The SB Met, built by Norwegian company Offshore Sensing AS, reached the finish line of the Microtransat Challenge for robotic boats on Aug. 26, two and a half months after setting off from Newfoundland, according to preliminary data.
It’s a milestone that shows the technology for unmanned boats is robust enough to carry out extended missions that can dramatically cut costs for ocean research, border security, and surveillance in rough or remote waters.
They’re part of wider efforts to develop autonomous marine vessels such as robotic ferries and cargo and container ships that could be operating by the end of the decade, outpacing attempts to commercialize self-driving cars.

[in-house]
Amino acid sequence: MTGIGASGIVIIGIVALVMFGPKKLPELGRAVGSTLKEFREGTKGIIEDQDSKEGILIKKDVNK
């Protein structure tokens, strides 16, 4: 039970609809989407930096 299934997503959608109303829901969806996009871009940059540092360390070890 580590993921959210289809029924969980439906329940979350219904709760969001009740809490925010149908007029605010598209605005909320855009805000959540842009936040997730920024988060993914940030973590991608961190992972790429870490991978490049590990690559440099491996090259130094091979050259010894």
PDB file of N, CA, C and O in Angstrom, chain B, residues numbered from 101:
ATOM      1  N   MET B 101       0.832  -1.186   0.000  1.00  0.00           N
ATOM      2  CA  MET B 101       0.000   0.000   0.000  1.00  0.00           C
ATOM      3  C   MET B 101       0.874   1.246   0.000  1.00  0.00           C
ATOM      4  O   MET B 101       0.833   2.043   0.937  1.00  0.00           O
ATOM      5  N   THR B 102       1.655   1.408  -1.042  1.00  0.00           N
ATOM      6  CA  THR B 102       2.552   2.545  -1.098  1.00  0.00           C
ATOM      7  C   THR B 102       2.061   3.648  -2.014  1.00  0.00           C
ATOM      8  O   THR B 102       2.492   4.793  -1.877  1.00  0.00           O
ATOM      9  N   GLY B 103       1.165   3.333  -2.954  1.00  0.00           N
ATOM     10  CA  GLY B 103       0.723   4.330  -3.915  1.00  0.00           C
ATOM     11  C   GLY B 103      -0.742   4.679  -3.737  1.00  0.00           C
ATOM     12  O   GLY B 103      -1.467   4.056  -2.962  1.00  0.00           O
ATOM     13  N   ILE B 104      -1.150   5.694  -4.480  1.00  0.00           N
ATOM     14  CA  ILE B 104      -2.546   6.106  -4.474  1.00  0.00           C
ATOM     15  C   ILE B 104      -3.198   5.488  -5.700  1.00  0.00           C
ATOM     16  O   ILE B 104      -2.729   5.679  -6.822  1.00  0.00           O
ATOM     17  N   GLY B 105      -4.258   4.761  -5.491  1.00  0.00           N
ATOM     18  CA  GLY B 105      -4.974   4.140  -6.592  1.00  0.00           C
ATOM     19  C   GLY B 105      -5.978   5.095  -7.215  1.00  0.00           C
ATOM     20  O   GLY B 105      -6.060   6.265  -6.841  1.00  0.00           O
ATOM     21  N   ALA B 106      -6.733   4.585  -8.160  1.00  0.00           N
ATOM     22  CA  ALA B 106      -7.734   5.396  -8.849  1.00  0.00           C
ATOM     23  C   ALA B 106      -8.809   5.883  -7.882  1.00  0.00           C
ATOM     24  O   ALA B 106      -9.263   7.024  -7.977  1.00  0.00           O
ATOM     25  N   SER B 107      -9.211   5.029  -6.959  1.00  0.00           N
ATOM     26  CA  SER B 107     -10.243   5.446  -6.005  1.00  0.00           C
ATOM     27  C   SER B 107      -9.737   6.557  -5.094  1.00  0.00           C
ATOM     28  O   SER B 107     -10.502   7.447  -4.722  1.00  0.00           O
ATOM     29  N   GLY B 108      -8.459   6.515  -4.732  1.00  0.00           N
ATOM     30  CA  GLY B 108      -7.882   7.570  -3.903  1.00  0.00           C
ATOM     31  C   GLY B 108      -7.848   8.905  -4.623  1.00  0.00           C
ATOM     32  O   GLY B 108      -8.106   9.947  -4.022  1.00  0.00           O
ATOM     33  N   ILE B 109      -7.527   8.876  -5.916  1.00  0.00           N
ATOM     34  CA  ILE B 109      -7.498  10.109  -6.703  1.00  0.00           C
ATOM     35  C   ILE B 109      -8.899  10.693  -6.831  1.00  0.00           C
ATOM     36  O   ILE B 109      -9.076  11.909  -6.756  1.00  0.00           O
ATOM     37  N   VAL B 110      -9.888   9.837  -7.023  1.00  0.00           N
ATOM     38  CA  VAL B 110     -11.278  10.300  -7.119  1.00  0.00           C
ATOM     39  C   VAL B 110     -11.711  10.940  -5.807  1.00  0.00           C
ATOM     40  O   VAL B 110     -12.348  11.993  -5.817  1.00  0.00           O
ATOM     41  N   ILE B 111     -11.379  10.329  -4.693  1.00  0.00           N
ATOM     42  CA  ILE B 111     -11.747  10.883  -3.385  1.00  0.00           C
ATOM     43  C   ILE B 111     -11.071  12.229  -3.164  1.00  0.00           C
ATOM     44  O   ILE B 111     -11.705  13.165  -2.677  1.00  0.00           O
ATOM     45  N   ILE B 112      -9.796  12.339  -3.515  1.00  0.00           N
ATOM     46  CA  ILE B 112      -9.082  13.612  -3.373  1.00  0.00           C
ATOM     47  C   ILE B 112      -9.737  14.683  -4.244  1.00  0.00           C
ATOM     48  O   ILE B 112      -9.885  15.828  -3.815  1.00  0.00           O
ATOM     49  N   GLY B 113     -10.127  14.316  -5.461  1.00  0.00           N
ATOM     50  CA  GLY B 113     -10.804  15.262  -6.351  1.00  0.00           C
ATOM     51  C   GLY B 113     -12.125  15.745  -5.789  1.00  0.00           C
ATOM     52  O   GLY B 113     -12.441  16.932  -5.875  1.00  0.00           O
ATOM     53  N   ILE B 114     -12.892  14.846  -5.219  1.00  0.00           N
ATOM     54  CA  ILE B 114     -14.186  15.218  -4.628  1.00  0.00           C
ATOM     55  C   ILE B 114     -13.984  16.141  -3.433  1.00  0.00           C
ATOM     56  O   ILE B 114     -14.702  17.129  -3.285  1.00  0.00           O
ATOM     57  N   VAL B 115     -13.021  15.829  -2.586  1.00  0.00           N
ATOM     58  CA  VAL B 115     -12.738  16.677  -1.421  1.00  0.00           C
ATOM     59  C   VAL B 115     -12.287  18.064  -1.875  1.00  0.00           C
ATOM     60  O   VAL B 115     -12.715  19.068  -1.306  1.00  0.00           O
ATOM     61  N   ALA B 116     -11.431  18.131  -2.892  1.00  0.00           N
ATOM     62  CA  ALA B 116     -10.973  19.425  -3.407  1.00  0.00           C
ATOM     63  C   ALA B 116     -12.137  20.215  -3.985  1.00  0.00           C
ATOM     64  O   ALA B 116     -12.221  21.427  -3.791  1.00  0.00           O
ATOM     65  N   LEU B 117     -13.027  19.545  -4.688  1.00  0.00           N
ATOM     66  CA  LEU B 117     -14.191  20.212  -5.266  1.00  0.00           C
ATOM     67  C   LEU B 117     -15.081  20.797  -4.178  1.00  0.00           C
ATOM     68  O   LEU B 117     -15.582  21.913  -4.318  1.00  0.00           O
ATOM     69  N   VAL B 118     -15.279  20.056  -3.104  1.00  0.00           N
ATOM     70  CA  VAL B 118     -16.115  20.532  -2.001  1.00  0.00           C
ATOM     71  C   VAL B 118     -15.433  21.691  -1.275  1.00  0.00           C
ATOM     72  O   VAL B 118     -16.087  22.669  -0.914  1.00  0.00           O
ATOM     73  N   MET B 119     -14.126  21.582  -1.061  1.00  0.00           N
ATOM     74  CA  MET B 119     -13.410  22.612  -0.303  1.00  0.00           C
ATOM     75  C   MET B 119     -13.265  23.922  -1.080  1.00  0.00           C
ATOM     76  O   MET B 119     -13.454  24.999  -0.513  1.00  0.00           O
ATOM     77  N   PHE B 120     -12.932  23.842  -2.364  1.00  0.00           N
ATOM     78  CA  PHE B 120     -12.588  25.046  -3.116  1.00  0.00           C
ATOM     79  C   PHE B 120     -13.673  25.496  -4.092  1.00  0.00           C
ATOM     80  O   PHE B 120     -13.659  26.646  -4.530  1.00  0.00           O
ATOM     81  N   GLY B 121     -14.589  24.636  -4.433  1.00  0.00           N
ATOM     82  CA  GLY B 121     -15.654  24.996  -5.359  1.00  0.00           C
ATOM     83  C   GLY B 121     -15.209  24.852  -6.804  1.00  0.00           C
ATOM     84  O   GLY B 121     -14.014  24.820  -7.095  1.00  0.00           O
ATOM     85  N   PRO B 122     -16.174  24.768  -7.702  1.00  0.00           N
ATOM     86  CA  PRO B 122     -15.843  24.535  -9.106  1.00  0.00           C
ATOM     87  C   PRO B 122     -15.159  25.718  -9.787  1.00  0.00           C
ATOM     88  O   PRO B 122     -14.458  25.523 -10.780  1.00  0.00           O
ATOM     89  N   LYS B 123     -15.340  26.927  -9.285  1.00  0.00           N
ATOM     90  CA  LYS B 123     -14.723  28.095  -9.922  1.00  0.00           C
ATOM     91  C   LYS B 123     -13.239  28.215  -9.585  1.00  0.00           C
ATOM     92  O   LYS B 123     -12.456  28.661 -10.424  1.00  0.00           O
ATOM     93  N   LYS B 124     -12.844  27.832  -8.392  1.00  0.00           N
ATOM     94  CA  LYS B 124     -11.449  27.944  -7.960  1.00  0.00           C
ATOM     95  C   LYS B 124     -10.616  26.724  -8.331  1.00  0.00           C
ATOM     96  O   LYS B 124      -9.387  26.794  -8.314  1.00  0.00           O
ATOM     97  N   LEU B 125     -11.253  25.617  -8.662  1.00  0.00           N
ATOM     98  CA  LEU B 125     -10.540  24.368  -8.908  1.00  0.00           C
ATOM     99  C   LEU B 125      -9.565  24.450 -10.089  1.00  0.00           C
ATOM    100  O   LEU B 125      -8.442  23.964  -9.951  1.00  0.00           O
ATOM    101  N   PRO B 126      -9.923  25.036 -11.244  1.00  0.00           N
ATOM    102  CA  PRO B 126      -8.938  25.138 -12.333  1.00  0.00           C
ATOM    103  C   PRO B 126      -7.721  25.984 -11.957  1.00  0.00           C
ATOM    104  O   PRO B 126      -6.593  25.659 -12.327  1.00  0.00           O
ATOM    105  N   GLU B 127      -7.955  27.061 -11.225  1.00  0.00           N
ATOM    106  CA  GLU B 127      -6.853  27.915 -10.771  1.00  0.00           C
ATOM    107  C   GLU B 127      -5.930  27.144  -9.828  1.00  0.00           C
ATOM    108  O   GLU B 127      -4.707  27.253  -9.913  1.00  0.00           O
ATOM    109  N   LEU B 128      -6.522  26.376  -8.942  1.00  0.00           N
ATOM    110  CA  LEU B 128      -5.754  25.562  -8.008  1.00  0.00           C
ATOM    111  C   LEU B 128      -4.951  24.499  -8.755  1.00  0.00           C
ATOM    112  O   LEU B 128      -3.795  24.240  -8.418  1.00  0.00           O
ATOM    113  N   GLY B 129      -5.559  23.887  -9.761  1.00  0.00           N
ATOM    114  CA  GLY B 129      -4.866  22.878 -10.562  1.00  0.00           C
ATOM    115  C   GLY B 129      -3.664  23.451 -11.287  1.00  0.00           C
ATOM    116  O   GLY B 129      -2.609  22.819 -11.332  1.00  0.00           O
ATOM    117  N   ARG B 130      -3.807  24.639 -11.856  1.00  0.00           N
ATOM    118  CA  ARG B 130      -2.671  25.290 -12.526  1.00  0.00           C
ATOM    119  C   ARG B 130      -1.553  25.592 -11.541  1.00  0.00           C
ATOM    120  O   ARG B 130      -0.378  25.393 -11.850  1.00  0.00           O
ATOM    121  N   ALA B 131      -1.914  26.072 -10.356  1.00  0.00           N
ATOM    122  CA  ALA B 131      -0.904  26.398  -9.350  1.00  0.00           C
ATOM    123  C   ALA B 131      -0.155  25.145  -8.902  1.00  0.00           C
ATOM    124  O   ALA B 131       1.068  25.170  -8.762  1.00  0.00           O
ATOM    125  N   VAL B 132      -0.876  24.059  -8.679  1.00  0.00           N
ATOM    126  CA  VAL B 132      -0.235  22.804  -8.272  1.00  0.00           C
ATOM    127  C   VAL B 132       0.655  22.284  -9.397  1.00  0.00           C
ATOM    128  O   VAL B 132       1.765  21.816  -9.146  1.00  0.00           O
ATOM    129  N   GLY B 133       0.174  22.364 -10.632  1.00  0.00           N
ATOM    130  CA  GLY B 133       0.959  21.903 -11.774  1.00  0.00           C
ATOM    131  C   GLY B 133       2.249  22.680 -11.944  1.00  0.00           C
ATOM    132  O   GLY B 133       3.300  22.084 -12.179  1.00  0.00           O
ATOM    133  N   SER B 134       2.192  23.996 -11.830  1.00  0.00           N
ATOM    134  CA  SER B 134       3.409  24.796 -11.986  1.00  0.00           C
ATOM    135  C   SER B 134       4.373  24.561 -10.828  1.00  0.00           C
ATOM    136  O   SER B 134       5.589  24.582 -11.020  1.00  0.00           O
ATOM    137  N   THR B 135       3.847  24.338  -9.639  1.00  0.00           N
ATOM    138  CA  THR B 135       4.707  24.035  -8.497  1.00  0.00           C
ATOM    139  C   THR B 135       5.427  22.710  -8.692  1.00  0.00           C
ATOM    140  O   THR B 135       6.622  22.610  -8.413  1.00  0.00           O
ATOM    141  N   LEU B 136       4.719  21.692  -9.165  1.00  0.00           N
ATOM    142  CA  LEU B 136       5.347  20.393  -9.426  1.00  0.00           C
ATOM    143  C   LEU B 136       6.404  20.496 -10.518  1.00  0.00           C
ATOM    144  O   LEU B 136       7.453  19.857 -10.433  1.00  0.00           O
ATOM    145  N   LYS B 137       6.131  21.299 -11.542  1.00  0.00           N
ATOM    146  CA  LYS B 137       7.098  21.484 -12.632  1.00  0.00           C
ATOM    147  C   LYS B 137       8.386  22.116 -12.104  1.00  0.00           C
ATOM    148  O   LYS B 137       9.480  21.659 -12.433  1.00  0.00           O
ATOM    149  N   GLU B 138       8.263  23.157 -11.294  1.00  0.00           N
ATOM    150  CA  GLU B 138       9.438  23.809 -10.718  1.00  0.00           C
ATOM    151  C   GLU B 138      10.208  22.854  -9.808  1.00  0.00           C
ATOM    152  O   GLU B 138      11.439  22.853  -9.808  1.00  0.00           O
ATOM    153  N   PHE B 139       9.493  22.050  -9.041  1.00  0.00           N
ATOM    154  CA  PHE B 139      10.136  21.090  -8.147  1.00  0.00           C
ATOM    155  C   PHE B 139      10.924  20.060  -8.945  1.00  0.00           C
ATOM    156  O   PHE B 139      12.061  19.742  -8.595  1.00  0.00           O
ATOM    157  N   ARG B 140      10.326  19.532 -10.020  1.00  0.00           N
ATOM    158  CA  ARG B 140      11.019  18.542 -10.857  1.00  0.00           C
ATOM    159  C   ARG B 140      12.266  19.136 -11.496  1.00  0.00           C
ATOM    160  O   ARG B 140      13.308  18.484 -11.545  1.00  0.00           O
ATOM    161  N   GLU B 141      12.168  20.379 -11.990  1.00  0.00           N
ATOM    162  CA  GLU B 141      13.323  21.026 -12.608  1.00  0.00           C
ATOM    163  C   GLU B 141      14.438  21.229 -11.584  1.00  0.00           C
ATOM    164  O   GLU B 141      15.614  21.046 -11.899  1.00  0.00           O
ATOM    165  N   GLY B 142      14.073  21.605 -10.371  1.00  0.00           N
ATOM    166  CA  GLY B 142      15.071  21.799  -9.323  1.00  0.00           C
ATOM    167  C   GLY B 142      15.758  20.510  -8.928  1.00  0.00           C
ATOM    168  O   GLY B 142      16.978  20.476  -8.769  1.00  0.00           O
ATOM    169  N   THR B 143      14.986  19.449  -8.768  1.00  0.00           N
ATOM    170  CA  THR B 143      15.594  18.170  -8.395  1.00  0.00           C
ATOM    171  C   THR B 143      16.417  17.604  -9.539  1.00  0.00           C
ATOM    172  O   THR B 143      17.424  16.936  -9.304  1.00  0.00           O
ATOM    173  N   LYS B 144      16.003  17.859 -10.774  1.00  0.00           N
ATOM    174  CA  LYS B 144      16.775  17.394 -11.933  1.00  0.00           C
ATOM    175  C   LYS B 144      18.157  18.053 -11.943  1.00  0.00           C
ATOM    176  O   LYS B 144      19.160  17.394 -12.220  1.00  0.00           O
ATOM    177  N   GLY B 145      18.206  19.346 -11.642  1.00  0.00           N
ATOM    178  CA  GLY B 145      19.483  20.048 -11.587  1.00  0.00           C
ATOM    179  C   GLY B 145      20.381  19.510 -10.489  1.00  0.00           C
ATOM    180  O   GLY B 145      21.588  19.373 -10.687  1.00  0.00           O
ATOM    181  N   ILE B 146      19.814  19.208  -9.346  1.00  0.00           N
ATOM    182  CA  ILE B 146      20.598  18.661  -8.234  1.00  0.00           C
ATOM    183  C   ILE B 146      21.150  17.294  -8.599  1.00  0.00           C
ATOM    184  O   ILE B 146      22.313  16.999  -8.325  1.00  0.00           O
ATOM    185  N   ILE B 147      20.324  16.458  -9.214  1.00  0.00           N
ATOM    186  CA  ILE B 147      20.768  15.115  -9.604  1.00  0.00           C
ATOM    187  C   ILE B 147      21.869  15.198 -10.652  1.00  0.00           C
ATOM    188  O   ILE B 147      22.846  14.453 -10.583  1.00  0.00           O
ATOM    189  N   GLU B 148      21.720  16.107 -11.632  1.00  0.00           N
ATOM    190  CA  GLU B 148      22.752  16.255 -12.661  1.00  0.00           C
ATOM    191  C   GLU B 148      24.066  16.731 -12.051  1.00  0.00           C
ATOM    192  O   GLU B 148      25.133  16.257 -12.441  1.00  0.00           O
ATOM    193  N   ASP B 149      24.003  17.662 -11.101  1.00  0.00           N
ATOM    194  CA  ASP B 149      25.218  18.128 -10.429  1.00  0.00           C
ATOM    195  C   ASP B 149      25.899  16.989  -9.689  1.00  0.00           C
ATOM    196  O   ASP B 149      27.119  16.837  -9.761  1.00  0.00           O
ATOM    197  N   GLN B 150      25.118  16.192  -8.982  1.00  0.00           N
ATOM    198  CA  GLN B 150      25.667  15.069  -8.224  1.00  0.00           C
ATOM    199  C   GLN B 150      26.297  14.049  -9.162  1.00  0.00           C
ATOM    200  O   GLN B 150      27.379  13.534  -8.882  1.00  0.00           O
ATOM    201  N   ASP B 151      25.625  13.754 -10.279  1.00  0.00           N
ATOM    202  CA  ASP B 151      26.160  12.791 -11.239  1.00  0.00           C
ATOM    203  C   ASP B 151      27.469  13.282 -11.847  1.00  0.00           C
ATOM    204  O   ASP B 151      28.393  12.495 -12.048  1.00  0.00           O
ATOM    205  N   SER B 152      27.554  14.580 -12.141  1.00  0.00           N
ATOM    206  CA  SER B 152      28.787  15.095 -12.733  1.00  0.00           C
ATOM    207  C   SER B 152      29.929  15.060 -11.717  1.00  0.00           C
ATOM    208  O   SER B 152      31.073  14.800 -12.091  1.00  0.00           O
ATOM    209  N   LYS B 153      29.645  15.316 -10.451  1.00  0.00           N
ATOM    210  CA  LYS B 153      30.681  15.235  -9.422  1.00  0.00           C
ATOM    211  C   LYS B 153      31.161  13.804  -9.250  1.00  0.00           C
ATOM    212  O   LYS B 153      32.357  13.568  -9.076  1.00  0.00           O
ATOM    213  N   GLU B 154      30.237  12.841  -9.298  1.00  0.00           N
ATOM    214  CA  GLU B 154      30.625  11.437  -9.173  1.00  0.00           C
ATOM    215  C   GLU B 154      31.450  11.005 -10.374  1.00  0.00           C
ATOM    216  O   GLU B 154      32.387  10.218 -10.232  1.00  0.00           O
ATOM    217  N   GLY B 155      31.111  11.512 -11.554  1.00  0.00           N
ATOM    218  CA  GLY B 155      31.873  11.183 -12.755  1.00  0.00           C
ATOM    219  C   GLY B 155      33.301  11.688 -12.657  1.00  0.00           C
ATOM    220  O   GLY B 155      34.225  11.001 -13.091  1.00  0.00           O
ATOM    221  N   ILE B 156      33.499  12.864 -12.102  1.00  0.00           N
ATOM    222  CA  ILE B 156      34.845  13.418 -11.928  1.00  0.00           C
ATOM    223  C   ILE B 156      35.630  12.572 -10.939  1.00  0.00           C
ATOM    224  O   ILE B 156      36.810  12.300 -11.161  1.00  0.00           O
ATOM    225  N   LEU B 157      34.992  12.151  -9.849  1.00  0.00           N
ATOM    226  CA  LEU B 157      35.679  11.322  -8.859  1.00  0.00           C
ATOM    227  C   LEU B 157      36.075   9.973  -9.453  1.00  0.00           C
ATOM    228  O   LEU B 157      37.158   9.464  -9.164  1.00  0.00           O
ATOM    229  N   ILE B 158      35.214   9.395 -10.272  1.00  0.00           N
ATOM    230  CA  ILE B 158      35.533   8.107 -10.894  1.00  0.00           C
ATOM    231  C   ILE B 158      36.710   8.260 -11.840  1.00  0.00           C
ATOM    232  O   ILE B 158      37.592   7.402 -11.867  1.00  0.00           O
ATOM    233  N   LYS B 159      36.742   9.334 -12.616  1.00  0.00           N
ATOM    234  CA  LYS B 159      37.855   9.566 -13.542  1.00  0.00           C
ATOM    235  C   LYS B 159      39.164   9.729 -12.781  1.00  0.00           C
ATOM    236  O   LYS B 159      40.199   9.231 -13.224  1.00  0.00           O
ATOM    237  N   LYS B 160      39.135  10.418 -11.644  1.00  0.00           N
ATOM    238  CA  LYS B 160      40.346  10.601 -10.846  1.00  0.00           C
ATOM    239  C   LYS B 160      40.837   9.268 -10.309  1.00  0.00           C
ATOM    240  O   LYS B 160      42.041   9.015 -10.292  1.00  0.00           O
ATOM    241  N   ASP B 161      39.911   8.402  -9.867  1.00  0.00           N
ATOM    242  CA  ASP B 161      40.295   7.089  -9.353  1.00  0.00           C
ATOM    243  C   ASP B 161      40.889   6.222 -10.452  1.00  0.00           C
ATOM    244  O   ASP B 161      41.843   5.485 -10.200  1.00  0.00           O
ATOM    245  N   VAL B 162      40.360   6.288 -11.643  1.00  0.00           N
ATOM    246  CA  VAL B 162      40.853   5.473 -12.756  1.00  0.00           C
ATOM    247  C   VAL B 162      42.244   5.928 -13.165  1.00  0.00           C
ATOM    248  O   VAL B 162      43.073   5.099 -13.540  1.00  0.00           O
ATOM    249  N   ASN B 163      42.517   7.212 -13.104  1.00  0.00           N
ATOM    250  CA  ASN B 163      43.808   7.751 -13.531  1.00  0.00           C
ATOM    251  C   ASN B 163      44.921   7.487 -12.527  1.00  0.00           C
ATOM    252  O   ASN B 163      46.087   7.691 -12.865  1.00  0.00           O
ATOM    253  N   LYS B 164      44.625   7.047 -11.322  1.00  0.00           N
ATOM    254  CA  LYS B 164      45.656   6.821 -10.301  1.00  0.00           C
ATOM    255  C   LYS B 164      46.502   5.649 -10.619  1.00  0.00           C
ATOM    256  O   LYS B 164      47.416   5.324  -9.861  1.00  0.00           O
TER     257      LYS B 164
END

“We’ve proved that it’s possible to do,” said David Peddie, CEO of Offshore Sensing , which created the ocean going drones, known as Sailbuoys. “The North Atlantic is one of the toughest areas to cross” and completing the challenge “really proves that it’s a long endurance vehicle for pretty much any condition the sea can throw at you,” he said.
Under the Microtransat’s rules, boats up to 2.4 meters (2.6 yards) long can sail between Europe and the Caribbean or North America and Ireland. They must regularly transmit location data.
The Sailbuoy competed in the “unmanned&rdquo